At first thought, this might seem an odd way of trying to solve the problem. Why not just address the core problem of computer system insecurity by making intrinsically secure computer systems? That is, finally go back and fix the problem that was ignored from the beginning. There is one very good reason. System owners are loath to change anything about their systems. Particularly anything to do with the core functionality. The primary constraint on the methods and activities of cybersecurity is “do not make any changes to the existing system”! Any cybersecurity method that requires changes to existing system will simply be rejected out of hand, as will be deemed too risky to attempt. This leaves computer system security in an unfortunate state where no one feels compelled to do the hard work of building intrinsically secure computer systems. Instead of solving cybersecurity, everyone manages cybersecurity using “detect and respond” cybersecurity systems.
These “detect and respond” cybersecurity systems do not provide comprehensive security. Indeed, they appear to just address the latest vulnerability to come along while leaving the systems open to the next one. A seemingly endless series of stories and reports of cyberattacks and newly found vulnerabilities come on a nearly daily basis. And these incidents often refer not to unprotected systems, but systems that have in place a cybersecurity system that is expected to provide protection, but has failed in this case. Perhaps these cybersecurity systems should really be called progressive cyber-insecurity systems, as they only protect against the last vulnerability not the next. These cybersecurity systems battle threats on an endless cycle of tit-for-tat actions. First, vulnerability is discovered, next someone creates an exploit which is used to attack systems, then a patch is released to counter this latest threat. Rinse and repeat ad infinitum. There is no hope that such a method will ever lead to secure systems. As is evidenced by this continuing state of insecurity despite the ever growing budgets dedicated to cybersecurity, for which the total spending is estimated to top $124B/year by 2019 . The future does not look good.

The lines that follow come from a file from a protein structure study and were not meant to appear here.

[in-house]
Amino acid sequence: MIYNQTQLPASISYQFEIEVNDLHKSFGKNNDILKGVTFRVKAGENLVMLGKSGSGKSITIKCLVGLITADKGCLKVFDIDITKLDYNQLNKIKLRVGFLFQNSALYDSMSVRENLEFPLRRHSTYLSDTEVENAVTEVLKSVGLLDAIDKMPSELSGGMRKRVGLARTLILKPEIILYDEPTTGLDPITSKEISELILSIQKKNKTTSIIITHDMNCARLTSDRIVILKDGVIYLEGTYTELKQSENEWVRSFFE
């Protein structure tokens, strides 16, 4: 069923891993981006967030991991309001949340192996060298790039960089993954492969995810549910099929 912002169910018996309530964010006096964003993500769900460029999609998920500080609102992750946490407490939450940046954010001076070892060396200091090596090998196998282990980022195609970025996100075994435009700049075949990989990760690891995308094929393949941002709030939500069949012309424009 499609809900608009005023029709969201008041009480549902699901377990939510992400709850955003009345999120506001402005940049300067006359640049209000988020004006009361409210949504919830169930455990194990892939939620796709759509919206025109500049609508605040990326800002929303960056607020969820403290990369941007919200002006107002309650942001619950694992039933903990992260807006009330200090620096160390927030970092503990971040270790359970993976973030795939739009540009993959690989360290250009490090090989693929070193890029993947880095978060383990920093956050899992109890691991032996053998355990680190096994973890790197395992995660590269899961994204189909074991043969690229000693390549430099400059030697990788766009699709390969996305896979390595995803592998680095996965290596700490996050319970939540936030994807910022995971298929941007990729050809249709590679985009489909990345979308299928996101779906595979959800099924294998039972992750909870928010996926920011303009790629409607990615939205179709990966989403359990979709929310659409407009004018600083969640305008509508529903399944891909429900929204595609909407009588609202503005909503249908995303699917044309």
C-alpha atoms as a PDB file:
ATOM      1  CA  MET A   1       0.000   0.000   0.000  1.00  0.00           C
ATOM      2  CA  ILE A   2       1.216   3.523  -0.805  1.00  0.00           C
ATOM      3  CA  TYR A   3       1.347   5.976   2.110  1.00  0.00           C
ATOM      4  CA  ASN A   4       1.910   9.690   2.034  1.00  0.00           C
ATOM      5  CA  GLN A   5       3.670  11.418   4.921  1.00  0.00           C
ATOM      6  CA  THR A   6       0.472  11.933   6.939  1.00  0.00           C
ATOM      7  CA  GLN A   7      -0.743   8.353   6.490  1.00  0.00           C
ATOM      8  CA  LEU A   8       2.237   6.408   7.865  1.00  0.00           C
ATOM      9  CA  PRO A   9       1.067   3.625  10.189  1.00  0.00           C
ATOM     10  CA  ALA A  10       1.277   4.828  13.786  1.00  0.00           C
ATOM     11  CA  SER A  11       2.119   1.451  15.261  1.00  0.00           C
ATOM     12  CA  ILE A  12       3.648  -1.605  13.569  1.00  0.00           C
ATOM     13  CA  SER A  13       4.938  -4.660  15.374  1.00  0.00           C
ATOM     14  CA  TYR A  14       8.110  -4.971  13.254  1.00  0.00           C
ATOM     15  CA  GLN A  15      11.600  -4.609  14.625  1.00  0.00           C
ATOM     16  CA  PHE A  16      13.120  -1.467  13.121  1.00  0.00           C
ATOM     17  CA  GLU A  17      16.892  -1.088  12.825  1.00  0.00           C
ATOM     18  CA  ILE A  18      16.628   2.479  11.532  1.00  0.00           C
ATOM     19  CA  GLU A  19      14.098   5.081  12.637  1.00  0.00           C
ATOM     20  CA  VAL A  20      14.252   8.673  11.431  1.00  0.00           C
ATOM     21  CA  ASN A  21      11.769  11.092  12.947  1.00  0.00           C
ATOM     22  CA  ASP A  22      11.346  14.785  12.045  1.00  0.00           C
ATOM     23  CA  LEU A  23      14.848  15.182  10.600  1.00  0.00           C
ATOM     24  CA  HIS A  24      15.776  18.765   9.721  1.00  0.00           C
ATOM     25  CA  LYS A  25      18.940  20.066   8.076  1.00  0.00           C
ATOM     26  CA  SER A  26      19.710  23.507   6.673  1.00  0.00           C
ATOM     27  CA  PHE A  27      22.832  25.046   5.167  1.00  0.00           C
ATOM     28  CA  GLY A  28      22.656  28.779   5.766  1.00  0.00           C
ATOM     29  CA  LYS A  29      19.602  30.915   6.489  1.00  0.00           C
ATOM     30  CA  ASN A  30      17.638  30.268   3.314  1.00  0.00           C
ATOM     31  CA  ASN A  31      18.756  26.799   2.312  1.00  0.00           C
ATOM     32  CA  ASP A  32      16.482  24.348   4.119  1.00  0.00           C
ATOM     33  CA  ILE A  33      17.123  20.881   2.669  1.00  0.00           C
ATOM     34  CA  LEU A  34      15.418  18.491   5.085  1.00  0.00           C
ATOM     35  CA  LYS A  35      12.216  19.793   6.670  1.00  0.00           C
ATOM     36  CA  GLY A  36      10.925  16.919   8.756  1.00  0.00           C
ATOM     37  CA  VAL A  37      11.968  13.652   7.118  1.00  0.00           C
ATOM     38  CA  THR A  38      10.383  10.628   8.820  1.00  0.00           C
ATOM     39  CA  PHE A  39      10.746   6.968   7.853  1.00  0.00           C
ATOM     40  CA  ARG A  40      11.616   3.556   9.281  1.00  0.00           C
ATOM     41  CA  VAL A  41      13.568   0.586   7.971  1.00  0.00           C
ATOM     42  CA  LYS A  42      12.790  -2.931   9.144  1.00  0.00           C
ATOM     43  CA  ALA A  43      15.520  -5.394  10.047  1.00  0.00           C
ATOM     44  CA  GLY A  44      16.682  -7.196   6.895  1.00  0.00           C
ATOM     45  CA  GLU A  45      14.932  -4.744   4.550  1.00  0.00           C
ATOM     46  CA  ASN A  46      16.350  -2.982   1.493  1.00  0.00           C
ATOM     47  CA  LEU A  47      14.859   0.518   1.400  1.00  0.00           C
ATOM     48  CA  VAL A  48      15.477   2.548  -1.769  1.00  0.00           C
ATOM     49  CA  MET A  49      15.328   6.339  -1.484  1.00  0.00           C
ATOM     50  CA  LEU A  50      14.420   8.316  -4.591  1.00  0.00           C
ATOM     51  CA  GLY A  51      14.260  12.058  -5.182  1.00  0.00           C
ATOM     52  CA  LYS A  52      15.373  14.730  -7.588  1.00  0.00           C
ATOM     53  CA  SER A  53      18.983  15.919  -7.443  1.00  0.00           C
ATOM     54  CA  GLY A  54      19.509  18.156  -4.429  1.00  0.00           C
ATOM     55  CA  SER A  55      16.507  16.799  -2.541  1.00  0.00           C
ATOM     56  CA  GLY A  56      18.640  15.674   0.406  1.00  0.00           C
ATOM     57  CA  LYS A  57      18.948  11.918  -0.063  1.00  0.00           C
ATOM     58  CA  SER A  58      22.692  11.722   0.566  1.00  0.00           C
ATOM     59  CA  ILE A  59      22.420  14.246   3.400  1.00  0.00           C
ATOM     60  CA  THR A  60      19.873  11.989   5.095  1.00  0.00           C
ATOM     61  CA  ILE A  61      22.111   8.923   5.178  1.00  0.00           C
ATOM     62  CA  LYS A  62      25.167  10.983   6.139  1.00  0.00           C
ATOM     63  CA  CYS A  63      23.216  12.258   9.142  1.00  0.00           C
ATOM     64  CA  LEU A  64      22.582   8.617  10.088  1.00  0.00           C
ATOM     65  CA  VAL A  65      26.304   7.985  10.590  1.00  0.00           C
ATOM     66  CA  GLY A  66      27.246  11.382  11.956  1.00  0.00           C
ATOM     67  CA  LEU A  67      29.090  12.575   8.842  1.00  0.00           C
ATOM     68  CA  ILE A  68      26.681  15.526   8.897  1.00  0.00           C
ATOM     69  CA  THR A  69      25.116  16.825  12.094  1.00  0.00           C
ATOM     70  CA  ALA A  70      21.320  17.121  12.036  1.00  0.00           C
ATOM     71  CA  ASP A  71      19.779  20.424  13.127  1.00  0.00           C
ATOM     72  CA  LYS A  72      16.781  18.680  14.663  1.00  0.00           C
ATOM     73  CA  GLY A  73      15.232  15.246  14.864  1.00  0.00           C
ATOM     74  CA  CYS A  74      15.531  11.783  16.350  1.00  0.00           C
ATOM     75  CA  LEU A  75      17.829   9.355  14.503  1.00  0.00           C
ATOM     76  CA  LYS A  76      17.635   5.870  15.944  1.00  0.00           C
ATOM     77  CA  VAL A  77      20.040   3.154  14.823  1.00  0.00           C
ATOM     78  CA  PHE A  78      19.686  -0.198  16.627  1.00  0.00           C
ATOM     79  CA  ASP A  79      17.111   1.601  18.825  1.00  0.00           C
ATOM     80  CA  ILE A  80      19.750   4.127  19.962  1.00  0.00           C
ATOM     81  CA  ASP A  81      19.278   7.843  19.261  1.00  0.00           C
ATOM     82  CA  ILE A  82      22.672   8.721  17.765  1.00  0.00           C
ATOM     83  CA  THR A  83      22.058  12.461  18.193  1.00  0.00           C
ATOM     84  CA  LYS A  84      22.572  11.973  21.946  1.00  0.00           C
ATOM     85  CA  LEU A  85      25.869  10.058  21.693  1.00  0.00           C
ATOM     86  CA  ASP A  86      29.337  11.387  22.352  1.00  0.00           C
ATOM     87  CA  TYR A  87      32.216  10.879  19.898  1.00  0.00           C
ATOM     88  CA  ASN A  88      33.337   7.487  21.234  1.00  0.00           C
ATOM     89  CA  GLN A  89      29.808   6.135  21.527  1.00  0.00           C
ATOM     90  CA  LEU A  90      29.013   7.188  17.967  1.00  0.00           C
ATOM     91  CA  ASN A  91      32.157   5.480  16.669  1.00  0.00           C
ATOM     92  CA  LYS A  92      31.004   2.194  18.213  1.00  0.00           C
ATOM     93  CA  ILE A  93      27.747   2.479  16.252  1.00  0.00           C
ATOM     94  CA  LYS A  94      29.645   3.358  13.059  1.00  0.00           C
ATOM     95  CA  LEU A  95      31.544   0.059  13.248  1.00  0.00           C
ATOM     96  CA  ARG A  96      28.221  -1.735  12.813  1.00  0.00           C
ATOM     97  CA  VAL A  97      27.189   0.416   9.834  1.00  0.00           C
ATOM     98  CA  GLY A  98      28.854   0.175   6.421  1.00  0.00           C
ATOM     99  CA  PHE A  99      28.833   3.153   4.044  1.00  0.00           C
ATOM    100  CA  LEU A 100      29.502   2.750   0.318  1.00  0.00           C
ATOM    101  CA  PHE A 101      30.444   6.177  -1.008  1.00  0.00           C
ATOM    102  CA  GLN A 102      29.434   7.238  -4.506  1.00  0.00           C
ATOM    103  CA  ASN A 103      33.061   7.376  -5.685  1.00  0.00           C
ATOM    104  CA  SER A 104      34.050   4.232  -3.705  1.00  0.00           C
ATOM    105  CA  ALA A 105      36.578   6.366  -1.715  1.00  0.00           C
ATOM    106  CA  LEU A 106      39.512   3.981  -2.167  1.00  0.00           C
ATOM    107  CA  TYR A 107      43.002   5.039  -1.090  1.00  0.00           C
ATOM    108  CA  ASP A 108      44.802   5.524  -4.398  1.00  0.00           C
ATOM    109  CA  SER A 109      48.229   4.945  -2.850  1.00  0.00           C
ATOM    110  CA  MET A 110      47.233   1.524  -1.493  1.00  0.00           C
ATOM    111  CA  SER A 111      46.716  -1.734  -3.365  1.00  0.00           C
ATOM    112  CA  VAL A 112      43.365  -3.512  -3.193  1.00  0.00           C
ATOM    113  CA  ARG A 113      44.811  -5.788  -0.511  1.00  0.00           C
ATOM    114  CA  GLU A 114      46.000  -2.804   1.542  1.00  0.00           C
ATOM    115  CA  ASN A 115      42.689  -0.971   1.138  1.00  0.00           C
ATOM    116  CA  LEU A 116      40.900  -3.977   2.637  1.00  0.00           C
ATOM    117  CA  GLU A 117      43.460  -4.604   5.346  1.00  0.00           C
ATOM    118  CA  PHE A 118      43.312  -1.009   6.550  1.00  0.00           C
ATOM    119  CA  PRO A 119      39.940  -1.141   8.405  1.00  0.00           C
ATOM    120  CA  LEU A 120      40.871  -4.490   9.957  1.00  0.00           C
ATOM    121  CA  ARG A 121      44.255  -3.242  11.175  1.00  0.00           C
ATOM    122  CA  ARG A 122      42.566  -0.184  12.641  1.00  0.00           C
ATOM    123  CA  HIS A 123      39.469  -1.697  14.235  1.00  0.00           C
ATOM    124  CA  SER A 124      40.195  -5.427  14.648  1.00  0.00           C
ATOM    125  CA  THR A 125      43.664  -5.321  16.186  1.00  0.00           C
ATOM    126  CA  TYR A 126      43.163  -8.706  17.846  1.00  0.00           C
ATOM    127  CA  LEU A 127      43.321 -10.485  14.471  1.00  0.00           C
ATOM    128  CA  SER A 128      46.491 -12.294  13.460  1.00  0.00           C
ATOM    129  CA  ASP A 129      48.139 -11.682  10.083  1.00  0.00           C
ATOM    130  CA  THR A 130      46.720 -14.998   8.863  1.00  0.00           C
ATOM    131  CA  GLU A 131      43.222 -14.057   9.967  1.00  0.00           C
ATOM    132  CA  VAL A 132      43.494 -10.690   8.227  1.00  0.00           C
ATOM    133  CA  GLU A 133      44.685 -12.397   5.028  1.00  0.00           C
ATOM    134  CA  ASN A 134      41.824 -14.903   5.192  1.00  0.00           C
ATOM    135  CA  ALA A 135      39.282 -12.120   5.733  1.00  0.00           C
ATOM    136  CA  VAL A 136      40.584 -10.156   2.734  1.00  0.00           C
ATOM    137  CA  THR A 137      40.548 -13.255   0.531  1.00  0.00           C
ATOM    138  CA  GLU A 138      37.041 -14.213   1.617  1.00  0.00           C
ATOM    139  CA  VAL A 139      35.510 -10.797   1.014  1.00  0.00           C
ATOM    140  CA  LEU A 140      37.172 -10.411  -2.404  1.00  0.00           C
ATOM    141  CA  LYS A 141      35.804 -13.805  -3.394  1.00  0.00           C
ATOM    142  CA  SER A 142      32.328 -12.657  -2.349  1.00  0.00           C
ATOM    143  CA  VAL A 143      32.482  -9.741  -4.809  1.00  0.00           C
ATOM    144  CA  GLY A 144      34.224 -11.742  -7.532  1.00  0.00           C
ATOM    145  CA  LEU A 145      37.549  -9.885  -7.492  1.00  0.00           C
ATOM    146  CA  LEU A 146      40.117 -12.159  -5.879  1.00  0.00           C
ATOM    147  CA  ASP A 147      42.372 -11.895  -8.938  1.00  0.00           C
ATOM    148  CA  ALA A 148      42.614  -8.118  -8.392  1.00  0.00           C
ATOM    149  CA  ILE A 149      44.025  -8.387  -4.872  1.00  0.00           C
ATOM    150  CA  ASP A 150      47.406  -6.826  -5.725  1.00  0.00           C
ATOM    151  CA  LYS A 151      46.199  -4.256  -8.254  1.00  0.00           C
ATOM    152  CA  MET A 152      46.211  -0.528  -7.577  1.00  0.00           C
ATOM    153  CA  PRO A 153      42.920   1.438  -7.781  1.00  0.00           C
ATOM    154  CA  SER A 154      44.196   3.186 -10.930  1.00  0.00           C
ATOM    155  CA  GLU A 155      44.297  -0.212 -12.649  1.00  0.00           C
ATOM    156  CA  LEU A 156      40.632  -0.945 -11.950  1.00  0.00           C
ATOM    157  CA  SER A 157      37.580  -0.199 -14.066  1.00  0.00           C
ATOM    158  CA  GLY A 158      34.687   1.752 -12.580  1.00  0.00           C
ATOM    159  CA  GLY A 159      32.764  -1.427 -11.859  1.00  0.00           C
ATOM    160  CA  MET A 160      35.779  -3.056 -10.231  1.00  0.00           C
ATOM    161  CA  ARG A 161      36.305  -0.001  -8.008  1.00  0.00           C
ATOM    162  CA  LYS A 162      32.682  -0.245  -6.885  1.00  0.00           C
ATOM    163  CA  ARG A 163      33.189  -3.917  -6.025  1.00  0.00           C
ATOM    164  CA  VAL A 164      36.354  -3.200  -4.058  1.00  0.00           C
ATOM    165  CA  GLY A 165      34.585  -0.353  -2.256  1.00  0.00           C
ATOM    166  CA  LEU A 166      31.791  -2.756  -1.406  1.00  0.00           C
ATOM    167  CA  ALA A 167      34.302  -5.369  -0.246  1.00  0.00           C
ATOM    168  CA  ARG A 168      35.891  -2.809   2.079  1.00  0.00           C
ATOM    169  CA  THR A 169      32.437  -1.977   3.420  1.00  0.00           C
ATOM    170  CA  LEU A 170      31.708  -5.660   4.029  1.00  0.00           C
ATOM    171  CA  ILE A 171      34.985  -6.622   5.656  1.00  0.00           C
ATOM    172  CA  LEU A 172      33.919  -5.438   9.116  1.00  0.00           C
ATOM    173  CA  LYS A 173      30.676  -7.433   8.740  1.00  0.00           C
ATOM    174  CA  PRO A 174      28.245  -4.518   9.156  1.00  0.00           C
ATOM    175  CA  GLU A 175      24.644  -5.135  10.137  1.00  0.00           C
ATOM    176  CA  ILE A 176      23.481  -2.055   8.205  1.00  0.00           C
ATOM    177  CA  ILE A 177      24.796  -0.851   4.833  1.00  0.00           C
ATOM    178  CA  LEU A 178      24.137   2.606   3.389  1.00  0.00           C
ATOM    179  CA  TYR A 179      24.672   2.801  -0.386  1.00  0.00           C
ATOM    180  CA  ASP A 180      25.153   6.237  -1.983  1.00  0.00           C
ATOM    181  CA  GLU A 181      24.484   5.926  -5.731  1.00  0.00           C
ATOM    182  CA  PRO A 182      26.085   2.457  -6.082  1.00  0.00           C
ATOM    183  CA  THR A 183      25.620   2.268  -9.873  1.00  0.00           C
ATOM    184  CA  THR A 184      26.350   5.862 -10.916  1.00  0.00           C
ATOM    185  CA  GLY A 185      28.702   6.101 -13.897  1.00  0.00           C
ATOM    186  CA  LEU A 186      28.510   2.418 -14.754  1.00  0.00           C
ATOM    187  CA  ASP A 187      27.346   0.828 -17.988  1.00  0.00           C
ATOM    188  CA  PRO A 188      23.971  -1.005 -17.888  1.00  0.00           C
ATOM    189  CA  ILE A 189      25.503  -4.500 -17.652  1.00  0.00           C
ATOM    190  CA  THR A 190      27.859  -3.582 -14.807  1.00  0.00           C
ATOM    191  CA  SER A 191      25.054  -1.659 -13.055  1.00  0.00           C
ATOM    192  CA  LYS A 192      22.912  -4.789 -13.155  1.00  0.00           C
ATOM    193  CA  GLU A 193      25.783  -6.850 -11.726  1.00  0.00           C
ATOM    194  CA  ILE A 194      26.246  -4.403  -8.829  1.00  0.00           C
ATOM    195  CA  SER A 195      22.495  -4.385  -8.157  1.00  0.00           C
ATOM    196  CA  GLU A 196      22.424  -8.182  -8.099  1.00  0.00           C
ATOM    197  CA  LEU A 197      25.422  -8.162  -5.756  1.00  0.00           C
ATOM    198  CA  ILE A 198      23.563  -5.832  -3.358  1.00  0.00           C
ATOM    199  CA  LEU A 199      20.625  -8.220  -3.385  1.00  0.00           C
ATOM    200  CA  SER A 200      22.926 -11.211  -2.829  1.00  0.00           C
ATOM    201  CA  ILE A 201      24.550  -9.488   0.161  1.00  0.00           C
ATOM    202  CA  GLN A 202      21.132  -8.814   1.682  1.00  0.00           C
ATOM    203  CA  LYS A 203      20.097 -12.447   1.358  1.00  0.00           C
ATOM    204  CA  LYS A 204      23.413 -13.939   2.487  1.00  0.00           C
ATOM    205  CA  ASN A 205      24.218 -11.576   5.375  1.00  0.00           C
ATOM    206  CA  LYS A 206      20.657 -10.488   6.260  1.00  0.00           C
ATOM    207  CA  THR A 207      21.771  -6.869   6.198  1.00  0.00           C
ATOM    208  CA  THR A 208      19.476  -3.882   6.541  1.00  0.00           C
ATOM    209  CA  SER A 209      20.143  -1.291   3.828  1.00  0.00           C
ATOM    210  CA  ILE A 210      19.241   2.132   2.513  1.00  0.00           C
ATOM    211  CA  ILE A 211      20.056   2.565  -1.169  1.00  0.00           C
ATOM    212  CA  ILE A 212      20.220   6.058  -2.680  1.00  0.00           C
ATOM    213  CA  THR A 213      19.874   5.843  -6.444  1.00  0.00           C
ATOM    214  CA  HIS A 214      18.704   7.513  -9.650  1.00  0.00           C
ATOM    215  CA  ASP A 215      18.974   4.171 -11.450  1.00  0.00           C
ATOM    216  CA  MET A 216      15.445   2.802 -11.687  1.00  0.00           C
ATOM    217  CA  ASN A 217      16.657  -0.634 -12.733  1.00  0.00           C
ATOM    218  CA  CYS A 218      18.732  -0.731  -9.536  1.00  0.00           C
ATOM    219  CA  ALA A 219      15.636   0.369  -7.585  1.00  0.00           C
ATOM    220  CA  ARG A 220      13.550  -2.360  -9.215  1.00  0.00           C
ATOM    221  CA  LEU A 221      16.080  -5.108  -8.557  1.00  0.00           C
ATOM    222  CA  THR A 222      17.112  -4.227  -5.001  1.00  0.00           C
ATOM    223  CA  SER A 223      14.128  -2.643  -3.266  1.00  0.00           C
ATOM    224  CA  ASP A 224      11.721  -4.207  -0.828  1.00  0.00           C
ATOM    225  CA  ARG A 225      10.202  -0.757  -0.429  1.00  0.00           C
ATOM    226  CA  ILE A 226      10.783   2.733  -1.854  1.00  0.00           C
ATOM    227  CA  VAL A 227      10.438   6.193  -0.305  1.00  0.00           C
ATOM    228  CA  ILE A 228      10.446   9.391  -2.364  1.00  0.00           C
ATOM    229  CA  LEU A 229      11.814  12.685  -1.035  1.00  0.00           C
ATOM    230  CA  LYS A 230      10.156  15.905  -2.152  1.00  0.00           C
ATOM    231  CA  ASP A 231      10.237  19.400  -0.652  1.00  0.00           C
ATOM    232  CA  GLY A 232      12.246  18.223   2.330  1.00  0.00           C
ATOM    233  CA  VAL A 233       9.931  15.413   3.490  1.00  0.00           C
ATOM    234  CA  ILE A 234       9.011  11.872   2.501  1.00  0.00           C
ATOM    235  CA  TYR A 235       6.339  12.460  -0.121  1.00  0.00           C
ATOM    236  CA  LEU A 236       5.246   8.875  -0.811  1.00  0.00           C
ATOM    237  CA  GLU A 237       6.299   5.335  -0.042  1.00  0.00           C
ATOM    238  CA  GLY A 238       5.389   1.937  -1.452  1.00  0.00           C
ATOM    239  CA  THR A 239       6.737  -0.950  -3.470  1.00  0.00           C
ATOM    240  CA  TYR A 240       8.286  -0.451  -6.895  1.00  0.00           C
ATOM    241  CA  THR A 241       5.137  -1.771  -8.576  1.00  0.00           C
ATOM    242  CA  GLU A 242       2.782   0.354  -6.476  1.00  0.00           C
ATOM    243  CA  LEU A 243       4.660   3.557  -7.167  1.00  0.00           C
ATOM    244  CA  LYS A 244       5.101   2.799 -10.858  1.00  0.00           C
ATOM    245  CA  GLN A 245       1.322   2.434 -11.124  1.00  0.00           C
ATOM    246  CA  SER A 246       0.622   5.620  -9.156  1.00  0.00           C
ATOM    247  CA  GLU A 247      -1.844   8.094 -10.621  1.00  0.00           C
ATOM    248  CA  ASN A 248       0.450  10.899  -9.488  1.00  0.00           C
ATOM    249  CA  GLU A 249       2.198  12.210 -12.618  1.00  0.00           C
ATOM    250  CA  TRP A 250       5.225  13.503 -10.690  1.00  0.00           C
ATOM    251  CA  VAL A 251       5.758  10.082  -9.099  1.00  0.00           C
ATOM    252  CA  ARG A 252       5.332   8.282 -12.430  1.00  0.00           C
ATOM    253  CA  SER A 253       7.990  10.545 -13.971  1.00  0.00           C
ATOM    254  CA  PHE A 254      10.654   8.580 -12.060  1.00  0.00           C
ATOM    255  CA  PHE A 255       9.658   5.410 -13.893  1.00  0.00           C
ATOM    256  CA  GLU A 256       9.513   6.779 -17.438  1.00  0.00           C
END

Cybersecurity methods based on “detect and respond” don’t scale. As the number and sophistication of both the cyberattacks and the cybersecurity systems increases, a corresponding increase in the cybersecurity workforce is needed to operate the cybersecurity systems. We are continually barraged with the message about a “cybesecurity workforce shortage”, along with predictions that the need will soon outstrip any chance of ever having enough workers. Only a small fraction of alerts produced by these systems are ever investigated so that many real threats are likely to go unexamined.
This brings us back to the prime cause of cybersecurity problem. The computer systems are left intrinsically insecure by the currently cybersecurity techniques. In a sense, current cybersecurity methods simply kick the can down the road and hope that some future computer system designers will improve the inherent cybersecurity of their systems.